The joint probability distribution of these factors expresses the distribution for the loss reserves of the company. A computation of the MSC must be based on a simulation approach, such as DFA. Both the catastrophe and the noncatastrophe distribution depend loss frequency and loss severity. Severity is typically modeled as lognormal distribution. The frequency for catastrophe losses is often modeled by a Poisson distribution while noncatastrophes are characterised by normal distributions. The joint distribution cannot be expressed in analytical terms.
Risk management for life insurers
While the complexity of risk factors was important in the P&C sector, there are two dominant risk factors for life insurers: interest rate risks and biometric risks.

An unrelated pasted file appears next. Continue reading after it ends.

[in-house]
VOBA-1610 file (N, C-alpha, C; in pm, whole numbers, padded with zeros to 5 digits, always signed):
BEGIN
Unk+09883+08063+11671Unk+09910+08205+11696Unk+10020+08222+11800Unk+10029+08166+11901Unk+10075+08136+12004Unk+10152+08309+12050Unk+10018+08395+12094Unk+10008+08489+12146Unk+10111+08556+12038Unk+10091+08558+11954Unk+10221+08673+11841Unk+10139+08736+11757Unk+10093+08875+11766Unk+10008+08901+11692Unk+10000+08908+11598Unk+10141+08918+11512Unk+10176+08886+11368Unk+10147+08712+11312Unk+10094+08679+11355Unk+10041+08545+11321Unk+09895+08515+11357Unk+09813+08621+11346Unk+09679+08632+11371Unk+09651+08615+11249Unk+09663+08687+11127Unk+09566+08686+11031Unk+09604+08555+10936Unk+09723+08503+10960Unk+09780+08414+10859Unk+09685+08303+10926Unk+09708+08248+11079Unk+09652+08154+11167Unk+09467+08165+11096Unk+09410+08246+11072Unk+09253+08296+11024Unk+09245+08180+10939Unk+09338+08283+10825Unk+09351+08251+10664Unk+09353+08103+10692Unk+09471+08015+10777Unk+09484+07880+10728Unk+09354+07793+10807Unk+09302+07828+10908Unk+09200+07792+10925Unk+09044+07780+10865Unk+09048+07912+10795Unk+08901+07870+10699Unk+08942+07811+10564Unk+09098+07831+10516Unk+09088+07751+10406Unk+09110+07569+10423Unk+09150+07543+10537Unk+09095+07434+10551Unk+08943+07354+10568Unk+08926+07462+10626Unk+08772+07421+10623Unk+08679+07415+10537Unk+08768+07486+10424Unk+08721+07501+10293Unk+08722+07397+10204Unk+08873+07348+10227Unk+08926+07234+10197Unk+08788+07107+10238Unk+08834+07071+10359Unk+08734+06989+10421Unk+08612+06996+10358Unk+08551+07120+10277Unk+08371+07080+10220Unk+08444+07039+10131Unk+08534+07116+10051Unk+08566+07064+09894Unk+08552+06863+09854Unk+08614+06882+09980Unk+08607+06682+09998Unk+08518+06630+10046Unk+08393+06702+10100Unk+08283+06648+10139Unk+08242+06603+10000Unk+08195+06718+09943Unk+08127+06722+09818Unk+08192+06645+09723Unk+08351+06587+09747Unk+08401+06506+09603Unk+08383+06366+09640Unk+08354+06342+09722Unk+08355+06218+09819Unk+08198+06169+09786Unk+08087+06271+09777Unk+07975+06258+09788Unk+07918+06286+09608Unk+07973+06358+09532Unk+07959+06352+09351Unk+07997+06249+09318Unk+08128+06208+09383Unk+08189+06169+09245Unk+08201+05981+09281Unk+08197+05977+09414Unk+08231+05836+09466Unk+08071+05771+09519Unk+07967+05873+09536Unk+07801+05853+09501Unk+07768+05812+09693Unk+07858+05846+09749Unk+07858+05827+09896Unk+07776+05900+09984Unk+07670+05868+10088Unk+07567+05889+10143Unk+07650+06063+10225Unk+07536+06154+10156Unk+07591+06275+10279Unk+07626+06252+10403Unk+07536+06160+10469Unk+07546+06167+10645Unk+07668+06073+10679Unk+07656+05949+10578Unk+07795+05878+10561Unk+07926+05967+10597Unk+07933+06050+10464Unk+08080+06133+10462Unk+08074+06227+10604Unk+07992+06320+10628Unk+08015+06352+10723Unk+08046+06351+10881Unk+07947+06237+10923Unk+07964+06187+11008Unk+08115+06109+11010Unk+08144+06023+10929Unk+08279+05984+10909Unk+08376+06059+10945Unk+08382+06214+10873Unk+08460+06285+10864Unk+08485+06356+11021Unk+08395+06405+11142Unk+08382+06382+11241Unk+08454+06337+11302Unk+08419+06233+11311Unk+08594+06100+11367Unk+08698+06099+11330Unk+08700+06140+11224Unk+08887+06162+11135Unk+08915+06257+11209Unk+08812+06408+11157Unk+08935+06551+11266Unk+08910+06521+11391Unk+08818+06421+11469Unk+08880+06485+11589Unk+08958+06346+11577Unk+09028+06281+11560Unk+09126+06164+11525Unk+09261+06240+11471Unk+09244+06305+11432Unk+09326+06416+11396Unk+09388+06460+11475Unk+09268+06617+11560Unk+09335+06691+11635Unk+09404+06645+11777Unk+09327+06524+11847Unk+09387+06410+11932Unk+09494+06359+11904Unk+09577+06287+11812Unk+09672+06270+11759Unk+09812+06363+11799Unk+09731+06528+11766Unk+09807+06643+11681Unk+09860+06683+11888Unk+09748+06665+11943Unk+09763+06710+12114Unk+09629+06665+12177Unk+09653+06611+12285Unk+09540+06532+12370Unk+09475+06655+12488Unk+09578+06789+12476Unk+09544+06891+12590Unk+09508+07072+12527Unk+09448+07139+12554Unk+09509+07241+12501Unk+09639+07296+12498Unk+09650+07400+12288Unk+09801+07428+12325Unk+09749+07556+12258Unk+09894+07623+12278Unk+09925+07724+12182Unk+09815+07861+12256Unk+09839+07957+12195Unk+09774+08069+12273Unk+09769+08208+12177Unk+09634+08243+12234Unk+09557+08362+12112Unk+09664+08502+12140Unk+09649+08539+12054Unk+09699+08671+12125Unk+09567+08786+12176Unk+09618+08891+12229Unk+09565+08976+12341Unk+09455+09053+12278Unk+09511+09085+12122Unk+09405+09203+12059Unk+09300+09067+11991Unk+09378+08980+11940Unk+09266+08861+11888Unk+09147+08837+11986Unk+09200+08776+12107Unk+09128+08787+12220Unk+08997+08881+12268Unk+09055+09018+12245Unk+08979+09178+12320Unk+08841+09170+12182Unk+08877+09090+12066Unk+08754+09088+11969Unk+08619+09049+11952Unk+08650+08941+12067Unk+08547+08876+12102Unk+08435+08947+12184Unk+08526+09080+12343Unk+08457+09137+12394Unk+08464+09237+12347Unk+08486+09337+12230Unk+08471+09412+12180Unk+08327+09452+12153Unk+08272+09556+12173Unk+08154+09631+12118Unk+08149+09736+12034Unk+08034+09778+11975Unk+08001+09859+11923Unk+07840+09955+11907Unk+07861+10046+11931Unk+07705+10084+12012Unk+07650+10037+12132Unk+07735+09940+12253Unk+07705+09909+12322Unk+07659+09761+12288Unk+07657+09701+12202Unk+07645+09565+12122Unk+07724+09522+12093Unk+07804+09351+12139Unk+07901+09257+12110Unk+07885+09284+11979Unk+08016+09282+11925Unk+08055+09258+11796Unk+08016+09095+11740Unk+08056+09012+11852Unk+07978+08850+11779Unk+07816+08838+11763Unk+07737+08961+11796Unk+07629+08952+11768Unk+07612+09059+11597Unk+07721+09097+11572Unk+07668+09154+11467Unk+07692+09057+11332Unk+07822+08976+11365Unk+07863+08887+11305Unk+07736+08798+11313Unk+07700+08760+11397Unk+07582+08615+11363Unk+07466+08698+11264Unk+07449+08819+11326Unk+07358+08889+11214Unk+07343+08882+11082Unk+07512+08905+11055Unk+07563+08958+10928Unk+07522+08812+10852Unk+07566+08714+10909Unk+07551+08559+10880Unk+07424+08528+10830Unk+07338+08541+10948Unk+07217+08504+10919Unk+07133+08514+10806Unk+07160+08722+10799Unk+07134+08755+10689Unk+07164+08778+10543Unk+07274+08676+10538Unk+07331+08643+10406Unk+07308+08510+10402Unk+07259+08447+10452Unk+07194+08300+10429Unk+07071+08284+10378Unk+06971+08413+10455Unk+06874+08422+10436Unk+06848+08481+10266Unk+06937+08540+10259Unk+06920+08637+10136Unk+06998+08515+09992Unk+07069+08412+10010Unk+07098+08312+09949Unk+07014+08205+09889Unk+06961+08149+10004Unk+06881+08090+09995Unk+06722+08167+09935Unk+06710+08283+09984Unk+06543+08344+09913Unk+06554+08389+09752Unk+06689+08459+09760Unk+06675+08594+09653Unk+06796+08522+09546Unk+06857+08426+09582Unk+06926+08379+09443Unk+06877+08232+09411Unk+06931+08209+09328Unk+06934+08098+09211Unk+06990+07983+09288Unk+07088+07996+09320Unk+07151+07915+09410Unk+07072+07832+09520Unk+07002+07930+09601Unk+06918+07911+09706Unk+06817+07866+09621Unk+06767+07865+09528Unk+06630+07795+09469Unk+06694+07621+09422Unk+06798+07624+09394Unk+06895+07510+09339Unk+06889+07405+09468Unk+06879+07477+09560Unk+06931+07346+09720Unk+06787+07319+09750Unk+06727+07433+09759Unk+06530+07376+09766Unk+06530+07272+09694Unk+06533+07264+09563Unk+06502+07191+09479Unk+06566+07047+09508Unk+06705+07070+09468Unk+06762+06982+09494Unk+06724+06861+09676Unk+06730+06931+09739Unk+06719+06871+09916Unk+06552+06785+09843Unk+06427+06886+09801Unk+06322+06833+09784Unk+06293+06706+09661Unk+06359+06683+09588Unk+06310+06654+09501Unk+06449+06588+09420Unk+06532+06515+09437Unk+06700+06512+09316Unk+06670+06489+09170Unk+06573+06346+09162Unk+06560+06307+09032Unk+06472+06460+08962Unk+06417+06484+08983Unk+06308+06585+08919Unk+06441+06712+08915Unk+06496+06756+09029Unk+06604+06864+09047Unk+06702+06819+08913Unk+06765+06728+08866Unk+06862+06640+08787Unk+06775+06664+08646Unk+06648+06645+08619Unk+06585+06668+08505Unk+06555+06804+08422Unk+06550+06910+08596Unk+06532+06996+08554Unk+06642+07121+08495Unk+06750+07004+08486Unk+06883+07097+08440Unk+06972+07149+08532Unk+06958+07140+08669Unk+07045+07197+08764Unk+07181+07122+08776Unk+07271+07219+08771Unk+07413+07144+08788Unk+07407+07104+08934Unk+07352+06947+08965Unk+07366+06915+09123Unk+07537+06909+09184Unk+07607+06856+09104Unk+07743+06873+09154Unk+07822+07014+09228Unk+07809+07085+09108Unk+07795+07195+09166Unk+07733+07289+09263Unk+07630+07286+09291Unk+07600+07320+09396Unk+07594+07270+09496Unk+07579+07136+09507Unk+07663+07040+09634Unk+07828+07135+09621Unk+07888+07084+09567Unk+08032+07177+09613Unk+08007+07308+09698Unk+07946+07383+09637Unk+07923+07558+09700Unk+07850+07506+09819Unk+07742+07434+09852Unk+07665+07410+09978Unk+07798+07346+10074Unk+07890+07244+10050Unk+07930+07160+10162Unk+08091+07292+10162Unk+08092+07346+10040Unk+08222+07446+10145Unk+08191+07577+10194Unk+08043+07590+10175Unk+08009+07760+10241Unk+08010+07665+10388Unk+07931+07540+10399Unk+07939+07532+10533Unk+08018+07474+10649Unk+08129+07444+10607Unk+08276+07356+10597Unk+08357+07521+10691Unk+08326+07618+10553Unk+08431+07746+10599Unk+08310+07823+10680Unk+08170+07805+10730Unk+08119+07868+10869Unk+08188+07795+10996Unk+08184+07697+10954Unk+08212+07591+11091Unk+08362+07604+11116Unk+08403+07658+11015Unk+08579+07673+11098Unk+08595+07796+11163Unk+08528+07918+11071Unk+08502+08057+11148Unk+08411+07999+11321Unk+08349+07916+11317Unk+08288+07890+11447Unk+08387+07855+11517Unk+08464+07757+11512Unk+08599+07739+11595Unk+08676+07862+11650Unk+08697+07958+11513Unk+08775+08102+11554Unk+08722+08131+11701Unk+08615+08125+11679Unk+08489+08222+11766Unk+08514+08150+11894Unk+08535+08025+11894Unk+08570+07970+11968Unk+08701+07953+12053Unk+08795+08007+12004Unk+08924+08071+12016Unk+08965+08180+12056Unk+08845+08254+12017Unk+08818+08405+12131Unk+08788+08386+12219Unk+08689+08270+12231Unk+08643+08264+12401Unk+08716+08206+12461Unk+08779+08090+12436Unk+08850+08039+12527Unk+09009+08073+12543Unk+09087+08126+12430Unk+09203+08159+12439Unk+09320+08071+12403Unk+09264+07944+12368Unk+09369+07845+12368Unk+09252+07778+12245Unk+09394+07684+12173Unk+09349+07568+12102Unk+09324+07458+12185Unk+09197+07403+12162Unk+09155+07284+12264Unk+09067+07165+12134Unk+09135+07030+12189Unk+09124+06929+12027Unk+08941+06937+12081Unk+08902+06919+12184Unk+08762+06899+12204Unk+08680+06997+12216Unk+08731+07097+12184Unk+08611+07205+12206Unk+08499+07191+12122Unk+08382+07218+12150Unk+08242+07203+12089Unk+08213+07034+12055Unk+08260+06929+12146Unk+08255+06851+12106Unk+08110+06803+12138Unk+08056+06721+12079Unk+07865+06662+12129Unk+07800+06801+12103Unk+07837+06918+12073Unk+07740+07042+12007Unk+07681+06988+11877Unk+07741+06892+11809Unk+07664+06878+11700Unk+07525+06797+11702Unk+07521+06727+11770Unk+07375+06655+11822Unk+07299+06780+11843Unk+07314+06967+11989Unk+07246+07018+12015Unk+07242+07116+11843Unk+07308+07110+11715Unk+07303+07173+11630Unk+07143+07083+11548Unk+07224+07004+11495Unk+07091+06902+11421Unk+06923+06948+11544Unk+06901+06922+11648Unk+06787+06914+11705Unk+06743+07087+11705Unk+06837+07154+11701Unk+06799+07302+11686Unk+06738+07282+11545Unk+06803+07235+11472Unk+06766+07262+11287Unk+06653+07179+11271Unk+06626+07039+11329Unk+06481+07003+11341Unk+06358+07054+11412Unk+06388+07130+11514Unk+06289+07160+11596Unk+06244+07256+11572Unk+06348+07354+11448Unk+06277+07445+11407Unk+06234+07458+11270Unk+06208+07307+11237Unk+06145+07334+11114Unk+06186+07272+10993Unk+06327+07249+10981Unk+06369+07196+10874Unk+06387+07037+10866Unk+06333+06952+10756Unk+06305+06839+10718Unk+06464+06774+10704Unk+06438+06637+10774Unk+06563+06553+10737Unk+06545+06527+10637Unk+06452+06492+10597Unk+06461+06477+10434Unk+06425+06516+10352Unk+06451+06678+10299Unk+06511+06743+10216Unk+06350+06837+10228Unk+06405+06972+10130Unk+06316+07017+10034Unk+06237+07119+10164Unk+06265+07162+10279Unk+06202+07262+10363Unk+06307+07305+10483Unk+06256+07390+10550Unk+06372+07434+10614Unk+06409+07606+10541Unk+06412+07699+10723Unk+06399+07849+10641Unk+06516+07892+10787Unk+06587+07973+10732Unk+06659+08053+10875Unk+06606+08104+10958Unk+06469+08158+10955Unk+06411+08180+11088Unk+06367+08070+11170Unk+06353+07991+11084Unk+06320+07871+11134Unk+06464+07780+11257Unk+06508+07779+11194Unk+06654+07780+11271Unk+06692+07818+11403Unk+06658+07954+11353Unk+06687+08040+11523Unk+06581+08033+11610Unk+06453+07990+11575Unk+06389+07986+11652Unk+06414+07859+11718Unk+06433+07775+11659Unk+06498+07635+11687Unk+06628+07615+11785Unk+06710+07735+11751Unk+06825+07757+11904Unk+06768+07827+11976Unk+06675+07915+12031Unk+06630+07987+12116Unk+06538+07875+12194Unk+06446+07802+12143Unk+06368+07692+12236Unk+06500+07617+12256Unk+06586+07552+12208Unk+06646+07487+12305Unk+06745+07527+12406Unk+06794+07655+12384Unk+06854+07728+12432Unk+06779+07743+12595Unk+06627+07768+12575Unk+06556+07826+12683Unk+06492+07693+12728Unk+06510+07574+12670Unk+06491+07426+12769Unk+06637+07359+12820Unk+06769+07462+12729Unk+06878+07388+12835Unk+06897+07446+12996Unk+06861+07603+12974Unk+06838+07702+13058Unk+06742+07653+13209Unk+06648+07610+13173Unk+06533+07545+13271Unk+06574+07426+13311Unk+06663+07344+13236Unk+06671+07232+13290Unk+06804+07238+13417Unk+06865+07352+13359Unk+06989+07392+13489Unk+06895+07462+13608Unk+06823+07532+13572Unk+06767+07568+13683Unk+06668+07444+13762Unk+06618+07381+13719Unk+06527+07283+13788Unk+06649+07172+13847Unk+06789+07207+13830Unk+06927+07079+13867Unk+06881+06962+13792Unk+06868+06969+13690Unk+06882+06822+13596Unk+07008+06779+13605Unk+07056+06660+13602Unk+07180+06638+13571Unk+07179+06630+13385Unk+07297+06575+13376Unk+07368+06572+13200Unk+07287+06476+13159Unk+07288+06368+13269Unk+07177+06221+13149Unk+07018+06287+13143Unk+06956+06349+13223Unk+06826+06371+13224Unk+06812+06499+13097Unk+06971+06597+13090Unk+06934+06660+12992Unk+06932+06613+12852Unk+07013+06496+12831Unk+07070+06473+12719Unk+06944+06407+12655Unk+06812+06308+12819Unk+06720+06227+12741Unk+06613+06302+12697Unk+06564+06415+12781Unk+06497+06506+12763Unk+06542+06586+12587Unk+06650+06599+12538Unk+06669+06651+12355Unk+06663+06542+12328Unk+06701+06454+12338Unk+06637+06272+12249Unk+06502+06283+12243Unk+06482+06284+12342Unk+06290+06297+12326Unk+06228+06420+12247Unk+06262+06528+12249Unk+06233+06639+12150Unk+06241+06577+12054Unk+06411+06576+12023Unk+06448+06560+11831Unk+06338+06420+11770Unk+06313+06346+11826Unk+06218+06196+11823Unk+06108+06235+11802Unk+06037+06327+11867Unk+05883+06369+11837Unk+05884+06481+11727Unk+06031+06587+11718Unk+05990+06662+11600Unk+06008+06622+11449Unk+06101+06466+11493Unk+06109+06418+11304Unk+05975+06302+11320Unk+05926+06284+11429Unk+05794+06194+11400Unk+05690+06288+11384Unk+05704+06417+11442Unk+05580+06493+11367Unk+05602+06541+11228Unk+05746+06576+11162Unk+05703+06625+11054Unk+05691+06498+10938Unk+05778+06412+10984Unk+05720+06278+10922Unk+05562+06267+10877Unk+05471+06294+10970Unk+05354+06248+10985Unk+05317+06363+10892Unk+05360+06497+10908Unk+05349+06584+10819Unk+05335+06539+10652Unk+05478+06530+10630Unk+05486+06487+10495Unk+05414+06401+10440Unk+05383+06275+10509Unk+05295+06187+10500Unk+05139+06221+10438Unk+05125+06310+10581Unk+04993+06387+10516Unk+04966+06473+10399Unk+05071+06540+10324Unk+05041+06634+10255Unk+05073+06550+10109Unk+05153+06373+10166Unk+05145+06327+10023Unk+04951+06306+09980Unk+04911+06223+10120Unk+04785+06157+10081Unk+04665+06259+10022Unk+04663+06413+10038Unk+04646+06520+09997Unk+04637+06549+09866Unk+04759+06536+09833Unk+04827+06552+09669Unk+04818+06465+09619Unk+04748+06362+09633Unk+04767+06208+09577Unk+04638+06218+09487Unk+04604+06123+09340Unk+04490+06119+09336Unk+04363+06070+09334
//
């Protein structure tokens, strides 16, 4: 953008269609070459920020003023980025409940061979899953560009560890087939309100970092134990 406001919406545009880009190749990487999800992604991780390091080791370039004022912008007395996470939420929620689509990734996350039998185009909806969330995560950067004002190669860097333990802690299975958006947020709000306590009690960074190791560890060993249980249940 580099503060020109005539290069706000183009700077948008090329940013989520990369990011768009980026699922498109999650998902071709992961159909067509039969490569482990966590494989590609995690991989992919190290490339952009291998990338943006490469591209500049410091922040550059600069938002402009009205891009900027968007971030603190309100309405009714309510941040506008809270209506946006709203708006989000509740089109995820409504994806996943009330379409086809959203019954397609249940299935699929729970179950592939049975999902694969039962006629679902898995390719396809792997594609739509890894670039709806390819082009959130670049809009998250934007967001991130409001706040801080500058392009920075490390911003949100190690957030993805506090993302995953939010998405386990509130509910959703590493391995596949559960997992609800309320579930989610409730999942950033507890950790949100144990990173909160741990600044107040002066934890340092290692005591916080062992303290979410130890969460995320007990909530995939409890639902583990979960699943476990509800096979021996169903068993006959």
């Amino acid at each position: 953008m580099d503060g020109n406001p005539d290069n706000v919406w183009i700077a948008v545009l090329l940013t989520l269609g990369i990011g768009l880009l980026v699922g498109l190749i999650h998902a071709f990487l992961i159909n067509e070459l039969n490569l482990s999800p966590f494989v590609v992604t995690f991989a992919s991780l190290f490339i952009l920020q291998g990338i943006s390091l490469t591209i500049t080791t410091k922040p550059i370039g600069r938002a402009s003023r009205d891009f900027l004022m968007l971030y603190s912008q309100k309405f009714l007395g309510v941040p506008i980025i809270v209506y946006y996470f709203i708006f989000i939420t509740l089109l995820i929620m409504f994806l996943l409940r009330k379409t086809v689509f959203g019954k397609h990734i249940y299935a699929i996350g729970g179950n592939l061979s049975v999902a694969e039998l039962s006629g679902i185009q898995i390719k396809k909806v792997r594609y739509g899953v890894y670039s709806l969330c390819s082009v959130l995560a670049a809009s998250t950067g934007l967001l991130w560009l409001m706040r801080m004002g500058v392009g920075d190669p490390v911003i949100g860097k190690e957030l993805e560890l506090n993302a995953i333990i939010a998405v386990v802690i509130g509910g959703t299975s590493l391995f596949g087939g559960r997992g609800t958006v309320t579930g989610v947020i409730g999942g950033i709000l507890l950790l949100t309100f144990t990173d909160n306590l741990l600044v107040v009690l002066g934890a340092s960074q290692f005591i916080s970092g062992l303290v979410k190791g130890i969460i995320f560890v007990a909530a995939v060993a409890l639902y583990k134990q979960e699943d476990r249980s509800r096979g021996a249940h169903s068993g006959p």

One of the best options in life insurance contracts is the bonus option, guaranteeing a minimum return to the policy holder. This option depends on interest rates on the capital market. It can be hedged by ﬁxed income derivatives, which are traded with great liquidity.
The surrender option is difﬁcult to handle. It provides the policy holder’s contract with an early liquidation feature. The early liquidation likelihood is due to changes in market conditions. It might be driven by changes in the tax regime associated with life insurance contracts. Early liquidation also depends on the interest rate scenario in the capital market: the higher interest rates are, the higher the likelihood of an early exercise.
For the valuation and the risk management of a life insurance contract, it is not sufﬁcient to apply VaR tools developed for bank risk management.
This article is an edited version of an entry in the “Encyclopedia of Quantitative Risk Analysis and Assessment”, Copyright © 2008 John Wiley & Sons Ltd. Used by